Abstract 14679: Demographic and Epidemiologic Drivers of Cardiovascular Mortality: Findings from the Global Burden of Disease, Injuries and Risk Factors Study, 1990-2010
Introduction: Global cardiovascular disease (CVD) deaths are increasing due to the combined effects of three factors: population growth, population ageing, and changes in disease epidemiology. Disentangling the impact of these three drivers on trends in mortality is important for health system planning and benchmarking progress towards the reduction in CVD. We hypothesized large regional variation in these demographic forces.
Methods: We used all available CVD mortality data, as estimated for the Global Burden of Disease, Risk Factors,and Injuries Study 2010 (GBD 2010) in 187 countries. Three counterfactual scenarios were computed representing drivers of change in CVD deaths from 1990 to 2010 (population growth alone, growth and ageing, and change in disease epidemiology) in 21 world regions. We repeated our analysis 1000 times for each 5-year age-sex-country-specific death rate, separately for 10 sub-causes of CVD, using the complete set of model draws from GBD 2010 and report the mean and 95% uncertainty interval of the resulting distribution.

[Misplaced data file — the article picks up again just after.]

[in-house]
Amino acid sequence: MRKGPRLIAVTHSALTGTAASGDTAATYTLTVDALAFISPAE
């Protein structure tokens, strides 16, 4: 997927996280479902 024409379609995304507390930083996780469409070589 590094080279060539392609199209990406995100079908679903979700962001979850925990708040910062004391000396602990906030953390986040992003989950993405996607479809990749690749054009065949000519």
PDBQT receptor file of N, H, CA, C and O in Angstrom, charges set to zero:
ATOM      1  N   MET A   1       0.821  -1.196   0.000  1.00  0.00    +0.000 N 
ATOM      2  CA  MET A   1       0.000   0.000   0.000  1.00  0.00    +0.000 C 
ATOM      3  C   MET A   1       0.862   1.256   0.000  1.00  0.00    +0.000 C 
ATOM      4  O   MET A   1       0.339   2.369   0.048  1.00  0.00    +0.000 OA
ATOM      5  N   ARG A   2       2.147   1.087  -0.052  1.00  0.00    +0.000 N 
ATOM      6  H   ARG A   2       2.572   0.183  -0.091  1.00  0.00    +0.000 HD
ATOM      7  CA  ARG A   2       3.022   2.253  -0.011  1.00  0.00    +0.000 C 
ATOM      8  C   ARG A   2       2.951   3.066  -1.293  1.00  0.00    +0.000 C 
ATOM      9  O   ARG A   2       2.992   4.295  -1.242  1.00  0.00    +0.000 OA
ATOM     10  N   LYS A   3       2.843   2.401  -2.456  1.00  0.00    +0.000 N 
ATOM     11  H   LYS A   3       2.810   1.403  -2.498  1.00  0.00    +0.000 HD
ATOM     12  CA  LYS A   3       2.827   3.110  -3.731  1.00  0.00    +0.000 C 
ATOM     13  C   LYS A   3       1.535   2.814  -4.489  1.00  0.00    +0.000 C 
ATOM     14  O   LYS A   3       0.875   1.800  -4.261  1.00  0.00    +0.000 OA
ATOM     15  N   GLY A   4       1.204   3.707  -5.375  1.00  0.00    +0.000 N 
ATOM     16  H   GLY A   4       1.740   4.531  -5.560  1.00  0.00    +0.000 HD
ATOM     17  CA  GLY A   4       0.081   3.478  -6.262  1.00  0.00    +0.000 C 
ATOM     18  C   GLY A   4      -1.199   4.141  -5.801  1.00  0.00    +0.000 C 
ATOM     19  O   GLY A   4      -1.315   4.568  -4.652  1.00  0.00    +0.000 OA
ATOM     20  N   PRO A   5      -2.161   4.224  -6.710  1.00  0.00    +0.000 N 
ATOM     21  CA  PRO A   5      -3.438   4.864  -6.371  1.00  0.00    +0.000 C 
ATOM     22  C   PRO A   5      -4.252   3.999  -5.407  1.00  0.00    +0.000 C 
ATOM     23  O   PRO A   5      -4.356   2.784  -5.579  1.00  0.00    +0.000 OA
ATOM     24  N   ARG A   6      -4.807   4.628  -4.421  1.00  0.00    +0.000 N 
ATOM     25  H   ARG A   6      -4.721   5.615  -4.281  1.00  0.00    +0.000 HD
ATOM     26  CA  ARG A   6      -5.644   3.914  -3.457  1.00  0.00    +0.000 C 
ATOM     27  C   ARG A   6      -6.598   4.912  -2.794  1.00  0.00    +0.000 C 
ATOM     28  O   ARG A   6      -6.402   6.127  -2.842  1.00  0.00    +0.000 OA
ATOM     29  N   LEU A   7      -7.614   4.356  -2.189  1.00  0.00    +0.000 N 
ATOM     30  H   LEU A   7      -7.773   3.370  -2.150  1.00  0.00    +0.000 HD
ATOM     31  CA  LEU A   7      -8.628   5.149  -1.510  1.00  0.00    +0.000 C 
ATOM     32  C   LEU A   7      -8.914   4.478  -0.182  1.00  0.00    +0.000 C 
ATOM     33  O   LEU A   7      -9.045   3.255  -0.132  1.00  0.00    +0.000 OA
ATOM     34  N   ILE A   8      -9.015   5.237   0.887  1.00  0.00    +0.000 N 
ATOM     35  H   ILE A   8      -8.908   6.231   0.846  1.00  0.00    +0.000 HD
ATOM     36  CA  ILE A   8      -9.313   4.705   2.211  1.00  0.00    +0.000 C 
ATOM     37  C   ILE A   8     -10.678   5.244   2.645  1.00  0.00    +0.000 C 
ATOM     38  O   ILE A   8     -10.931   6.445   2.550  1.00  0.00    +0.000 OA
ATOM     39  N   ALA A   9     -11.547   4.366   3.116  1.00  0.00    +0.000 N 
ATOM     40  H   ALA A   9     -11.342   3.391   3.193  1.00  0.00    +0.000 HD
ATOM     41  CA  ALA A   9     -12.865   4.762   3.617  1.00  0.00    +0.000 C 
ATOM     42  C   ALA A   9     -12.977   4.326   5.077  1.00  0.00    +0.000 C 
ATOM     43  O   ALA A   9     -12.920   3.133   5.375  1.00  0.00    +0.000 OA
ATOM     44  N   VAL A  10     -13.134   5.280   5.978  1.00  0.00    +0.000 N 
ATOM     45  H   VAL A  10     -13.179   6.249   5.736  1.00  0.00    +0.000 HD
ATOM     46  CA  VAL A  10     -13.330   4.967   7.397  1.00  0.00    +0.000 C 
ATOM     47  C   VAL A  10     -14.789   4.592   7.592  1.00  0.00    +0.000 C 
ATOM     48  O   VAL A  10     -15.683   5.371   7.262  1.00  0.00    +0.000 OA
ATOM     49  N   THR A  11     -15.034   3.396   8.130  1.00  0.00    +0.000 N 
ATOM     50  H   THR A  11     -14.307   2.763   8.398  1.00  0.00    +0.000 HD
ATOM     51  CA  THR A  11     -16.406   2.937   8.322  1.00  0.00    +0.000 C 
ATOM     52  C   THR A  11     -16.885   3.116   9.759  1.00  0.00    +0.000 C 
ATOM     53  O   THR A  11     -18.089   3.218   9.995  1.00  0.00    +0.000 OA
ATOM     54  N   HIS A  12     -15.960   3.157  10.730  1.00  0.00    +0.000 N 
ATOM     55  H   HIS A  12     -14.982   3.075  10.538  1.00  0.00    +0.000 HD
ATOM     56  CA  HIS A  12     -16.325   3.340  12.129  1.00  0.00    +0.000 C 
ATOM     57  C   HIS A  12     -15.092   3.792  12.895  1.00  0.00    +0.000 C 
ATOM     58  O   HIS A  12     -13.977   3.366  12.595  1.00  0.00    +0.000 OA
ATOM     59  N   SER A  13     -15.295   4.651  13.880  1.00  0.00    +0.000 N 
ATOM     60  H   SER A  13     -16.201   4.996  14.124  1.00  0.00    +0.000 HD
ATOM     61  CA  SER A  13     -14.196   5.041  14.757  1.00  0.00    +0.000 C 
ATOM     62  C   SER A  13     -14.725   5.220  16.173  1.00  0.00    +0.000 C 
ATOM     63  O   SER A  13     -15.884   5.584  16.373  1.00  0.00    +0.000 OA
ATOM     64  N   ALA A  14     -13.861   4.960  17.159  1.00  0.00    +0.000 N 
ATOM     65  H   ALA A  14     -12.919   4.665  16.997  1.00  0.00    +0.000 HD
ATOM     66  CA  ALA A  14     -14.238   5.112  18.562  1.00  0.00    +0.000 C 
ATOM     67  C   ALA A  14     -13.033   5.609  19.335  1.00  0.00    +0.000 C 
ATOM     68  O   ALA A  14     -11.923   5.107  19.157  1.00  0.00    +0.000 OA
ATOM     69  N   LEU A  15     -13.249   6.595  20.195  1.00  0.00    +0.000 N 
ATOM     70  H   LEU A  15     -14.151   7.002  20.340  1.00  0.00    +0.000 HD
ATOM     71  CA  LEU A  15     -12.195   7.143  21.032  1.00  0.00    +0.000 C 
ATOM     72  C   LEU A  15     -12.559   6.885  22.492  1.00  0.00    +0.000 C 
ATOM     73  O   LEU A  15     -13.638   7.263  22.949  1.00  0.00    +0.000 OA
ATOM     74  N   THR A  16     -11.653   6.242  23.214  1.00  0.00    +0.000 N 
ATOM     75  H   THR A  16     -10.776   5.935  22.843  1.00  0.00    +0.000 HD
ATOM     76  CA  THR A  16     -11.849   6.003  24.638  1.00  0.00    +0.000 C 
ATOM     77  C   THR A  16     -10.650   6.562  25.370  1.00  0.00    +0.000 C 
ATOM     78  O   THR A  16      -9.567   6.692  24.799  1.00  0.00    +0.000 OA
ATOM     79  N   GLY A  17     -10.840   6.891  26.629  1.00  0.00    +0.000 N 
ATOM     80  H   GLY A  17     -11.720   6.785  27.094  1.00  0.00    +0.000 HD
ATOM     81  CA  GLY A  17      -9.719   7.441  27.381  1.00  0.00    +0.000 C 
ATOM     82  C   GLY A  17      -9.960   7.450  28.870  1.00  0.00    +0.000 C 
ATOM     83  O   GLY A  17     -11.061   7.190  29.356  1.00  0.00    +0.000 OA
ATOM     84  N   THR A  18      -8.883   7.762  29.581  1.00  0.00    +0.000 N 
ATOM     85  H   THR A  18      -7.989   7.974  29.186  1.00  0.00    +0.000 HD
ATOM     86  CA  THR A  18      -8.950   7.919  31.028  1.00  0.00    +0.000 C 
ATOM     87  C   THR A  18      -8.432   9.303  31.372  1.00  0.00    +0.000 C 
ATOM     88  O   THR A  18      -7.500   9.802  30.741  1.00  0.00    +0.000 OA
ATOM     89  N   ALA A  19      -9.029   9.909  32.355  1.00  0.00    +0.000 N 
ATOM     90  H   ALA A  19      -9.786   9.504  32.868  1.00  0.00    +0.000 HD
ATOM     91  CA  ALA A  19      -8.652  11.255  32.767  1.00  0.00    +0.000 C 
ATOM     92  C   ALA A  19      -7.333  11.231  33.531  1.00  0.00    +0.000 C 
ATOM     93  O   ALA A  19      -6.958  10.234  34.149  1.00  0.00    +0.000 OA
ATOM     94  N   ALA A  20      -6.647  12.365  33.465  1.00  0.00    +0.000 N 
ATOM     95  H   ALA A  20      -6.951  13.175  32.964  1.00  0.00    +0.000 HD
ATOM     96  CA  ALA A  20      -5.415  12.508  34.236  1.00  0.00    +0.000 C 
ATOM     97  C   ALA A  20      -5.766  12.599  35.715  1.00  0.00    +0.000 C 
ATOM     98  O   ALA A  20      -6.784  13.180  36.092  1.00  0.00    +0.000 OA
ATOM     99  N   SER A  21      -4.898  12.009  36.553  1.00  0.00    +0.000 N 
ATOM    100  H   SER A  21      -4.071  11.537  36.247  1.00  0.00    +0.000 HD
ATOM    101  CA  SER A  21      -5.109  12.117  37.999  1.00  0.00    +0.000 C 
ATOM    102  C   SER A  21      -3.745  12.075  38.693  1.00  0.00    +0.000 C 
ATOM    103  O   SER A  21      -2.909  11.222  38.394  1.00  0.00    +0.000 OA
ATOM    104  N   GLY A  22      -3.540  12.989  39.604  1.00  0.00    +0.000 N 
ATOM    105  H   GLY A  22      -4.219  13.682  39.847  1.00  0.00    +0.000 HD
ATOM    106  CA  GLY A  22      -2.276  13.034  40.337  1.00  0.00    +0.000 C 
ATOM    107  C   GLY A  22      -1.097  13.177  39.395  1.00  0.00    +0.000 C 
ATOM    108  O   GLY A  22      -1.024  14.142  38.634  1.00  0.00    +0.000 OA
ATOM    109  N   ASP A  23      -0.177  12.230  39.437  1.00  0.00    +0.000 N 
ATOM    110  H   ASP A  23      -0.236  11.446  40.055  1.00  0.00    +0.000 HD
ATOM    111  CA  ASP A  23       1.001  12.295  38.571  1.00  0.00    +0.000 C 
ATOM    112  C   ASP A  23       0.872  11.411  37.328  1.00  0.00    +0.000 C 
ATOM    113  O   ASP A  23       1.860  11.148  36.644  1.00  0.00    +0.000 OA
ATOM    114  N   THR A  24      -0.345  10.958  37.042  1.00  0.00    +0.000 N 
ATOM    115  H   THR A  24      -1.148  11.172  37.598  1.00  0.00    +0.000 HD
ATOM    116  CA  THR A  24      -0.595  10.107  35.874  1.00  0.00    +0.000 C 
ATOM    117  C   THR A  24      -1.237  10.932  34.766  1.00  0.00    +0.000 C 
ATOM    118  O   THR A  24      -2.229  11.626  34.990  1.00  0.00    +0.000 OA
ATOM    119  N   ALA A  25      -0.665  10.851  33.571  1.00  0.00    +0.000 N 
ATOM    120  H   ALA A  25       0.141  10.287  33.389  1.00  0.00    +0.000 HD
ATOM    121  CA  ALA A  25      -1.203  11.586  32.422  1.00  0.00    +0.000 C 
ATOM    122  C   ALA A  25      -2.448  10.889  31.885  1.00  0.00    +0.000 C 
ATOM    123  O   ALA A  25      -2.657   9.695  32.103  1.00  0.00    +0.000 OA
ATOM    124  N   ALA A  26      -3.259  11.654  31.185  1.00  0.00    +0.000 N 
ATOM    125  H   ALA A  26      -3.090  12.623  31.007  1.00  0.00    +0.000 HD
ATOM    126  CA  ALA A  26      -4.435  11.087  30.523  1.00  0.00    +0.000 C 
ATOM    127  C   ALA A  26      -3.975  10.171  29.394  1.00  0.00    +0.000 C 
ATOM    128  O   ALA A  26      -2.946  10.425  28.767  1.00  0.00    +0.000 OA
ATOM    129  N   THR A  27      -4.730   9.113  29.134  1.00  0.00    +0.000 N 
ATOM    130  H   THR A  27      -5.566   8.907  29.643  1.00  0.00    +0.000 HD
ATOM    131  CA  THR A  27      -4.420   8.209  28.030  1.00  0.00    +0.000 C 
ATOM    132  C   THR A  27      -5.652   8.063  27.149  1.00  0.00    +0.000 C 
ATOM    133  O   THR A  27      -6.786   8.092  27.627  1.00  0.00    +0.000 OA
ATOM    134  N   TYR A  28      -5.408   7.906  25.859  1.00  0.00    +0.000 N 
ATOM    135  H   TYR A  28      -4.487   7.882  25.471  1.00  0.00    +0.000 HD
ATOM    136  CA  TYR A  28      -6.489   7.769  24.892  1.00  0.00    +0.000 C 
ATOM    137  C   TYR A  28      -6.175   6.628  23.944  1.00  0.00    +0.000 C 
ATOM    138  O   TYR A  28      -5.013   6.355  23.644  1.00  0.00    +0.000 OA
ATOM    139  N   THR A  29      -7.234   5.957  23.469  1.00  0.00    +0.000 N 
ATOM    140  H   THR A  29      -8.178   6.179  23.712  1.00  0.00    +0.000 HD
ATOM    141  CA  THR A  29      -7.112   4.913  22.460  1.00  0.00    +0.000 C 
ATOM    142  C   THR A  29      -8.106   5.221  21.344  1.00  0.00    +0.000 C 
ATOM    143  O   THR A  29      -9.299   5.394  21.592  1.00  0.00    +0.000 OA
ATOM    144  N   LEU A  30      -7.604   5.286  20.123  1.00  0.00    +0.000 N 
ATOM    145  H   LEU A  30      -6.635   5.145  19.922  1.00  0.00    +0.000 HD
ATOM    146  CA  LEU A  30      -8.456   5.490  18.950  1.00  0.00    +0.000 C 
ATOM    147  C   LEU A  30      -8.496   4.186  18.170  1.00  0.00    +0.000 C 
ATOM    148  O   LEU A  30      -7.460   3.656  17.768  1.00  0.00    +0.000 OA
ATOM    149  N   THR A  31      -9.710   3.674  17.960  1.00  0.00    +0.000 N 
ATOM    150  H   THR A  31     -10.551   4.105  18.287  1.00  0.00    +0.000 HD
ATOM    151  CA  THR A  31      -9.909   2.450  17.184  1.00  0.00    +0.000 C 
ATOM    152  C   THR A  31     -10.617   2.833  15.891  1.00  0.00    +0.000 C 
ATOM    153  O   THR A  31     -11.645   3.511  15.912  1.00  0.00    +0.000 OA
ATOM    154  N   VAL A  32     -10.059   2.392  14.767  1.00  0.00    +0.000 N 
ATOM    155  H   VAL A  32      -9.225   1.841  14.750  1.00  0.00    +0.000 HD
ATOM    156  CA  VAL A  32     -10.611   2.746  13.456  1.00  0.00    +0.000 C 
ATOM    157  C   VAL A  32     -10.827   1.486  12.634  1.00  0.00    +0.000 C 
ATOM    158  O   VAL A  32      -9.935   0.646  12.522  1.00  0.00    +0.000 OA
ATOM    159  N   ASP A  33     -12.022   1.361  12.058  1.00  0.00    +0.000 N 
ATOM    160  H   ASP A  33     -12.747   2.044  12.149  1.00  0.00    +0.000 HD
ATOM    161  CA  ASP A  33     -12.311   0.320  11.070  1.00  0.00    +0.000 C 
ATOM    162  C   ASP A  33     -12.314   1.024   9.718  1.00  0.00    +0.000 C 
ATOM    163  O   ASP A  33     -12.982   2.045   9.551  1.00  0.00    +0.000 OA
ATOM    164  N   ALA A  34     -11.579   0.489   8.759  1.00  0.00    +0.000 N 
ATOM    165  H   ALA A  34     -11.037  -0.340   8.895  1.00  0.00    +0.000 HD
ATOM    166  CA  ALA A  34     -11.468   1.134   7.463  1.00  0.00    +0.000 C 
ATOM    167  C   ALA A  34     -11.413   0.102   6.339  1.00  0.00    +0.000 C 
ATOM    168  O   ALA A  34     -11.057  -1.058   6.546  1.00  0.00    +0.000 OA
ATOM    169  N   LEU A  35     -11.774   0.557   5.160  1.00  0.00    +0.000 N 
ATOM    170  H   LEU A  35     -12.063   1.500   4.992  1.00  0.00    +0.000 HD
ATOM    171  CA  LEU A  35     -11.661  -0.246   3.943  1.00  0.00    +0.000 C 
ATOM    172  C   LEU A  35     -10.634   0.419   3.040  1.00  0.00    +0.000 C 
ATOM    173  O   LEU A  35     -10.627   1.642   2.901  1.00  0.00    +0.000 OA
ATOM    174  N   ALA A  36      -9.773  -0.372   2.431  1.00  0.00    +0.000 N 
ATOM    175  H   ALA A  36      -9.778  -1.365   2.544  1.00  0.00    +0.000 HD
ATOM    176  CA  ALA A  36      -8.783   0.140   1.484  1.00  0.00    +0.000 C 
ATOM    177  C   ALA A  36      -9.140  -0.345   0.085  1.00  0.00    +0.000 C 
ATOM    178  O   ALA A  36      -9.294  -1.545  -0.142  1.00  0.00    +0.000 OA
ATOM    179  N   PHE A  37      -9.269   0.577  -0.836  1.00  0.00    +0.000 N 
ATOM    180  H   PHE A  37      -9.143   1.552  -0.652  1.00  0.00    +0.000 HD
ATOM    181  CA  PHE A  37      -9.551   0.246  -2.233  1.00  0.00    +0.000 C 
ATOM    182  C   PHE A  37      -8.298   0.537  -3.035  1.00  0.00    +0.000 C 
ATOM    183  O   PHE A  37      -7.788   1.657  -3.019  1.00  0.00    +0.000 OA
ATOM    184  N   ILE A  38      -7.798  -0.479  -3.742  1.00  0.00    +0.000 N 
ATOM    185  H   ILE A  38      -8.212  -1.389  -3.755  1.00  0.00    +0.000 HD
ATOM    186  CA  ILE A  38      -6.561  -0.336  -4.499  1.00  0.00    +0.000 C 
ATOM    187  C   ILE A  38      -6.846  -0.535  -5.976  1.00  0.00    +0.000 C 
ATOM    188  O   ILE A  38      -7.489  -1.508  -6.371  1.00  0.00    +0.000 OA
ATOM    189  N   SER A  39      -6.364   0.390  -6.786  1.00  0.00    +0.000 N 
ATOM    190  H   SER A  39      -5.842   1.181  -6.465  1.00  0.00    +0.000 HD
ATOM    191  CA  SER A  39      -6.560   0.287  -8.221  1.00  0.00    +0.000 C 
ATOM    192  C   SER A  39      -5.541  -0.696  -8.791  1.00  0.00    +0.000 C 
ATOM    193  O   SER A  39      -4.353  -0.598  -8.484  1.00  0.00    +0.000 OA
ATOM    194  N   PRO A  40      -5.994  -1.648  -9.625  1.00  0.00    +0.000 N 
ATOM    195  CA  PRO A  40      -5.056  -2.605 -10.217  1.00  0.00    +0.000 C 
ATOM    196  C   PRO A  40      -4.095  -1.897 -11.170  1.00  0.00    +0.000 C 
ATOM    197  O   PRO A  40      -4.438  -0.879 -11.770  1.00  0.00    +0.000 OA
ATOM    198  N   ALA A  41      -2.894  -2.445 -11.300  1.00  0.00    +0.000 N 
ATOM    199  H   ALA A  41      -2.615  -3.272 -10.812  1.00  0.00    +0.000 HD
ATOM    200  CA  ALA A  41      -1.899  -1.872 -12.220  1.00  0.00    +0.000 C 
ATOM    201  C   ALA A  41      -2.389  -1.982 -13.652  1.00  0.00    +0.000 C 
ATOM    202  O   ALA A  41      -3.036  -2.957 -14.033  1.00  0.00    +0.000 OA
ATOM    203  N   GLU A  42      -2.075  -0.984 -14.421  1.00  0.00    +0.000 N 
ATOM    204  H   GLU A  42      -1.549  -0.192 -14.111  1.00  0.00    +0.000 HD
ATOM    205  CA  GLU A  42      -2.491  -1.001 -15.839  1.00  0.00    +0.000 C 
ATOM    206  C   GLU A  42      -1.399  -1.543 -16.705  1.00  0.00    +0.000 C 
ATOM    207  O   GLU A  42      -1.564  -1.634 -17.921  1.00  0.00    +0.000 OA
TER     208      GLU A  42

Results: There was a 34.1% (95% UI 31.2-38.9) decrease in age-specific CVD death rates between 1990-2010 but the number of global deaths continued to rise. The increase was due to a 44.7% (95% UI 44.4-45.1) increase in CVD deaths due to population ageing and a 20.5% (95% UI 20.0-20.9) increase due to population growth. Population ageing and growth led to a significant increase in CVD deaths in most regions. Ageing and growth drove increases in deaths with smaller or no improvement in age-specific CVD mortality in S Asia, C Asia, SE Asia, E Asia, Oceania, and the Caribbean. Ageing alone drove the increase in E Europe. Improvements in health balanced ageing in the high income Asia Pacific. For Southern Latin America, C Europe, Australasia, high income N America, and W Europe, improvements in health led to stable or decreased deaths despite ageing and growth. Only atrial fibrillation and PVD, as sub-causes of CVD, saw increases in all three drivers of change.
Conclusions: Population ageing and growth account for a large part of the increasing number of global deaths due to CVD. Only a few regions have experienced gains in cardiovascular health large enough to offset these demographic trends.
Author Disclosures: G.A. Roth: None. M.H. Forouzanfar: None. A. Moran: None. R.M. Barber: None. G. Nguyen: None. V. Feigin: None. M. Naghavi: None. G. Mensah: None. C.J. Murray: None.
This research has received full or partial funding support from the American Heart Association.
- © 2014 by American Heart Association, Inc.